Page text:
I have had DM since I was 11, the weekend I went to Girl Scout Camp near Kalamazoo, Mi, & woke up in a bed-wet sleeping bag after my best friend Chris Summer’s Mom reached out to grab my arm as I was walk-ing past her bunk. “Wendy, if you don’t quit messing around…I’m gonna get you in trouble!” Well, I liked Chrissy’s mom & certainly didn’t want to cauce trouble! I had already woken up about 4-5 times that Sat. nite, to be forced, after holding it, out into the cold dark nite, w/o a flashlite, to stumble around to try to locate the outhouse! I was too scared of “the boogyman” then, to be scared by Chris’s Mom. The next summer, when they moved to Calif. & invited me to visit (1968), all was well. I was amazed, flying unto LA, at all the backyard swimming pools down there below me (seemed like almost every house had a pool!).
    When I got home Sun. afternoon, my poor little tummy was protruding, as I had been so-o-o thirsty, drinking sugary koolaid all day & eating cookies, that I was very ill. I’m sure my BS was in the 600 plus range w/ vomiting & tummy pain!
    My wonderful Dad, Dr. John C Babcock, who had a PHD in Bio-chem from Har-vard, a kind & compassion-ate heart & a special love for his last child, told me “I’m afraid you have DM young lady, & you will be spending the week at Bronson Methodist Hospital, after looking up my symptoms in the Meeks Manual, a Dr’s reference book!(in memorium, Thank you Dad, WW II survivor France/Germany, Prostoglandin researcher Upjohn Co. 1948-1990. Vice President Insite Vision, inventor of individual sterile eye drop dispensers, Master sailor of 40-ft sailboat The Penobscot, humble, kind & thoughful of others always before himself, attender of Stockholm’s Nobel prize in science, and wonderful Dad).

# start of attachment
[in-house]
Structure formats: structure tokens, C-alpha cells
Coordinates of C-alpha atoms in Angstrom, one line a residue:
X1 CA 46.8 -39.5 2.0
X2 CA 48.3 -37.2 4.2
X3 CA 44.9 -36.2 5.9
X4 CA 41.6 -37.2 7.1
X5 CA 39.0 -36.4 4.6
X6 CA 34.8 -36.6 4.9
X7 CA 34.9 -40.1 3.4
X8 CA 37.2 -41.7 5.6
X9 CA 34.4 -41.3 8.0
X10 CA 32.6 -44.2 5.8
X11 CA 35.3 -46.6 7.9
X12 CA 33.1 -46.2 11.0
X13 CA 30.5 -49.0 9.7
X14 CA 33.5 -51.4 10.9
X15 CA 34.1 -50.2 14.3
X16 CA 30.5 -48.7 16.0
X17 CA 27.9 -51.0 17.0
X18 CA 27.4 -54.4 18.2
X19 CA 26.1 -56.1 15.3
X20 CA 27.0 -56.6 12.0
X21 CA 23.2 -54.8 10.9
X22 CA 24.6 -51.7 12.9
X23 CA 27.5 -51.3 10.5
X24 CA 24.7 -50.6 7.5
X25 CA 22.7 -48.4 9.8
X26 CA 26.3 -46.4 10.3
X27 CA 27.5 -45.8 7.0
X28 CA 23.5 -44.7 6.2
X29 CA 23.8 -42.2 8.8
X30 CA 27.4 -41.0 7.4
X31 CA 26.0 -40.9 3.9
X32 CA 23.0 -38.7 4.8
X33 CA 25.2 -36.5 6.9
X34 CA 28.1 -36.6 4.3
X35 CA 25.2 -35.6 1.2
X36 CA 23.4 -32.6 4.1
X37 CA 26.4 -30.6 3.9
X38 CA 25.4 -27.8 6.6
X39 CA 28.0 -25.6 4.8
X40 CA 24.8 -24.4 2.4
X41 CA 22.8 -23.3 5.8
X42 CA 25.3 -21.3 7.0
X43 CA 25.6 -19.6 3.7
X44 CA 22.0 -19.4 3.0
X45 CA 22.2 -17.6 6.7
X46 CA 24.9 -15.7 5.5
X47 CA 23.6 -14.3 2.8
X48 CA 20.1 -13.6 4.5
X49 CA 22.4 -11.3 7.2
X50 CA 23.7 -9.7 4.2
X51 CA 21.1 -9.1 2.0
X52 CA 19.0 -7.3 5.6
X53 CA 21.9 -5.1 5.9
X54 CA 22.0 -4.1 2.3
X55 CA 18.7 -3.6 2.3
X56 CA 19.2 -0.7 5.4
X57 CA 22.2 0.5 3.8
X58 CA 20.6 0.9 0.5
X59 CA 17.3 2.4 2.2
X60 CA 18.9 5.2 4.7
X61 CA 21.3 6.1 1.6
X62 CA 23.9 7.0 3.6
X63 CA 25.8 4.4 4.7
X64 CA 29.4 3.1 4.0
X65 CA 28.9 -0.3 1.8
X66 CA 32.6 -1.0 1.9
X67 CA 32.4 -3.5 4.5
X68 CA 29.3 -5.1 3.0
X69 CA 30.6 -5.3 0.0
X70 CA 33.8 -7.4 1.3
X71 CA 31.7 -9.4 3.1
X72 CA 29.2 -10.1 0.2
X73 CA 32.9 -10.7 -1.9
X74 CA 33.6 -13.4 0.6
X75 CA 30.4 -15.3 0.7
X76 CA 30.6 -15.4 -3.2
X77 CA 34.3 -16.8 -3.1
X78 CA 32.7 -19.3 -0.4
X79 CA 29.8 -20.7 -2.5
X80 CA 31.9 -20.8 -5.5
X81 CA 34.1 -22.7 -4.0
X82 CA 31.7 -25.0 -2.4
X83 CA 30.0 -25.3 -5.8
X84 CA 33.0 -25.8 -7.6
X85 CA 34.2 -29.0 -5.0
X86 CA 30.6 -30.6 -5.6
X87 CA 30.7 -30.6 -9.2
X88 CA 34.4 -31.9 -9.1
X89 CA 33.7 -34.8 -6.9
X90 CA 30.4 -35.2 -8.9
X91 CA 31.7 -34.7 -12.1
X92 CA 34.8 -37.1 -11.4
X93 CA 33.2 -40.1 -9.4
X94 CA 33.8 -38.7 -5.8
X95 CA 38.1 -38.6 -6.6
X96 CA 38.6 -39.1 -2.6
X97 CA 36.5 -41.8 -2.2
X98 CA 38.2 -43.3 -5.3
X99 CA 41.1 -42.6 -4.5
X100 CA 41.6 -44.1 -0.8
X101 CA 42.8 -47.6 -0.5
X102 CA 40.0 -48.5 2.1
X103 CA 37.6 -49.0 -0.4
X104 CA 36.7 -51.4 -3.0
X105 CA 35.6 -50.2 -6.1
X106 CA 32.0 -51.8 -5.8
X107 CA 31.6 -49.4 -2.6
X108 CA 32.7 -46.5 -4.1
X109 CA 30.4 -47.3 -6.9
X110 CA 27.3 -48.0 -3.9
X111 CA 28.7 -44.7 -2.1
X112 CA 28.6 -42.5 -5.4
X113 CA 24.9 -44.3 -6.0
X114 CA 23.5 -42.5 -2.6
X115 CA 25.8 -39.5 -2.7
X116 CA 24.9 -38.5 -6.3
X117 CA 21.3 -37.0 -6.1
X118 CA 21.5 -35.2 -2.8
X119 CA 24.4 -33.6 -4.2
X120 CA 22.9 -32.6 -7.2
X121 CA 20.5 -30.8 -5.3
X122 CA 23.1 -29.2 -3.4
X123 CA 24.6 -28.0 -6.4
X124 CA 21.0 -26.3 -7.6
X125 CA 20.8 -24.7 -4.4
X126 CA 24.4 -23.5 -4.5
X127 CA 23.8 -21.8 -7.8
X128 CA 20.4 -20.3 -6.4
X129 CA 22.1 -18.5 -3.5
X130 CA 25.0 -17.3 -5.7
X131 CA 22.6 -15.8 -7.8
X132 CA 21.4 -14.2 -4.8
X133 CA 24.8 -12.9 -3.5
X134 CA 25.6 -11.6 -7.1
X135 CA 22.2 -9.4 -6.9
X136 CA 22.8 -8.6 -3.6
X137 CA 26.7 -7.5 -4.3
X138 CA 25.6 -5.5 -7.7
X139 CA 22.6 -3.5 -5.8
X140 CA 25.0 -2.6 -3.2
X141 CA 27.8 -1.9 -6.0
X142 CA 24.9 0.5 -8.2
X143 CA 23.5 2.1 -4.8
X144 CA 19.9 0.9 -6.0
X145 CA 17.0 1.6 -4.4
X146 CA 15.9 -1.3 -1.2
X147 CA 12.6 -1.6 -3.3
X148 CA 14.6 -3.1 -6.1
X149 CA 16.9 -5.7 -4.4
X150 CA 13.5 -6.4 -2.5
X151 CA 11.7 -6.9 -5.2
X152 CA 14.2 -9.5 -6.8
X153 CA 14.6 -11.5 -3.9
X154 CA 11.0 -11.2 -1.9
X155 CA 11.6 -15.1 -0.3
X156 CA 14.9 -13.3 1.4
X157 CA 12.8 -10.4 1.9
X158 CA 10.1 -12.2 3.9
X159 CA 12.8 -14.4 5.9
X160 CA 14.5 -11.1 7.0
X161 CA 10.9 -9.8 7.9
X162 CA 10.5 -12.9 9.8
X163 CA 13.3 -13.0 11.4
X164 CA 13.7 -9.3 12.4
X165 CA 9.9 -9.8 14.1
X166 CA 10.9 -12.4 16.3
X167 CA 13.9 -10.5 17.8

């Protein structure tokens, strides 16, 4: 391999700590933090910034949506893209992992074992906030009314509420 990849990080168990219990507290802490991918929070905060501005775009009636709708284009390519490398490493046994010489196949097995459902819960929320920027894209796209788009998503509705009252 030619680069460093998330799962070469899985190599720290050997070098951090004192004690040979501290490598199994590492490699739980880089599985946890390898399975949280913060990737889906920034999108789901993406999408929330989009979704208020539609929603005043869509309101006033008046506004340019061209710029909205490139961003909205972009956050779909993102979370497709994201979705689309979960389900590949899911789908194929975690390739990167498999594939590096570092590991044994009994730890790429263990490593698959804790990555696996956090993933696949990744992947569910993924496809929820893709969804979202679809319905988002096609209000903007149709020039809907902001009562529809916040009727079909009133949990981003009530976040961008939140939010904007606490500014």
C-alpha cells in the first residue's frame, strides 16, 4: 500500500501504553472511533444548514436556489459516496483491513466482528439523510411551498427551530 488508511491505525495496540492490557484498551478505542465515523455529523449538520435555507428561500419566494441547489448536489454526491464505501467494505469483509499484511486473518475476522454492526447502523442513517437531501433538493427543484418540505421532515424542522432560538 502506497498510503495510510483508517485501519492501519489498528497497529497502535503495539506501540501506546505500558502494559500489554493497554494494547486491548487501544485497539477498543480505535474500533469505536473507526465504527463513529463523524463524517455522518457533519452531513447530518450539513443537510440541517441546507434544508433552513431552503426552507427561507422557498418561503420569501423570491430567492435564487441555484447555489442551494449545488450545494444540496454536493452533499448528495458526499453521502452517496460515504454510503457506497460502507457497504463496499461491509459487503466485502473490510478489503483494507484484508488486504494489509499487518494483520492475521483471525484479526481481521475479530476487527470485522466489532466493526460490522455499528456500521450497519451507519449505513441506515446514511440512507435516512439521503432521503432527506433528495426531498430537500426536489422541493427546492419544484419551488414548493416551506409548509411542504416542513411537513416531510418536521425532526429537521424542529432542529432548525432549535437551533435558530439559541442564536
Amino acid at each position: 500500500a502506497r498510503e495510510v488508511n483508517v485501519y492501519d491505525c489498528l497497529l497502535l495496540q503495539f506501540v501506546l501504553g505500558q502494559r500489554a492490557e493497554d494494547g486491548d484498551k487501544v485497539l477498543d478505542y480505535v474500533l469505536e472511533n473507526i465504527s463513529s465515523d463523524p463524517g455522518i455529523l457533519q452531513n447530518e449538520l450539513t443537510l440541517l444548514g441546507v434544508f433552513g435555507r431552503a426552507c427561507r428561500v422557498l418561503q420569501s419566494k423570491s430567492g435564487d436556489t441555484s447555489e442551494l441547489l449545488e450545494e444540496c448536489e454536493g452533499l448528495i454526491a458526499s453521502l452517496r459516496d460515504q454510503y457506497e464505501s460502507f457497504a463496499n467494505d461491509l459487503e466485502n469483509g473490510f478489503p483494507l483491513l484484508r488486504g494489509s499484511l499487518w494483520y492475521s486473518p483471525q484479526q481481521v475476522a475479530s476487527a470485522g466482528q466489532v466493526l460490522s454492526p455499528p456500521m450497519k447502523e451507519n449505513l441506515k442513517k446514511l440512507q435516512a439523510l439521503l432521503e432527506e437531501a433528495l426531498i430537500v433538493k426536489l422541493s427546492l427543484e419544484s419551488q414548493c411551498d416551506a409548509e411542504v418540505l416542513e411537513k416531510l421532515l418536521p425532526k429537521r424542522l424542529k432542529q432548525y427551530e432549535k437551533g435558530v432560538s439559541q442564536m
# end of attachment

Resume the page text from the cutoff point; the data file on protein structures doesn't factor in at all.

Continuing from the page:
Sun. nites were always special to me as we always ate dinner down in the rec. room, where the 1950s TV was, to watch “Lassie” & “The Wonderful World of Disney” in “Living Color”.
    Mom always fixed a special dinner, such as steak or roast beef & poatoes/gravy, with a special yummy dessert (she is still “captain of her home” at age 93, after all the cooking, tailoring & microwave classes she took As an adult, after gradu-ating from Juliard School of Music in NYC.
    As my family was carrying dinner dishes upstairs to wash, The Wizard of Oz” was on, with the Wicked Witch of the West threatening Toto & Dorothy, my little tummy was stretched out to capacity, I kept running to the BR to puke, & it was just Not Fair! I began crying, Dad came downstairs to hold & reassure me.
    After a week spent l w arming how to draw up insulin into a syringe to give shots to an orange, & Mom learning how to make such things as applesauce cookies (cooking w/ way less sugar), they were able to send me home.
    In 5th grade, at Winchell Elementary school, my Mom put some little cans of juice in a cupboard, in case I needed some sugar, and I performed ” urine tests”, the latest hi-tech test, where 10 dropper-fulls of water & 5 of urine were placed in a test tube, then a large dissolving “clinitest” tablet was dropped in to show a color from orange (high BS) to. dark blue (low BS), to mark in a record book in the main bath. We eventually figured-out a good insulin dose for me (approx 25 units throughout the day, which I am still on, except instead of 2 shots a day, I have been on a Medtronic pump since they became available in 1996. This spring I will have survived DM X 50 yrs, and Harvard’s Joslin Clinic wants to sample my DNA to see why I’m so healthy! They will give me a “Survived DM X 50 Years” medal at a ceremony, hopefully my sample & healthy good lifestyle will provide some answers for others. My advice= YOU CAN DO IT!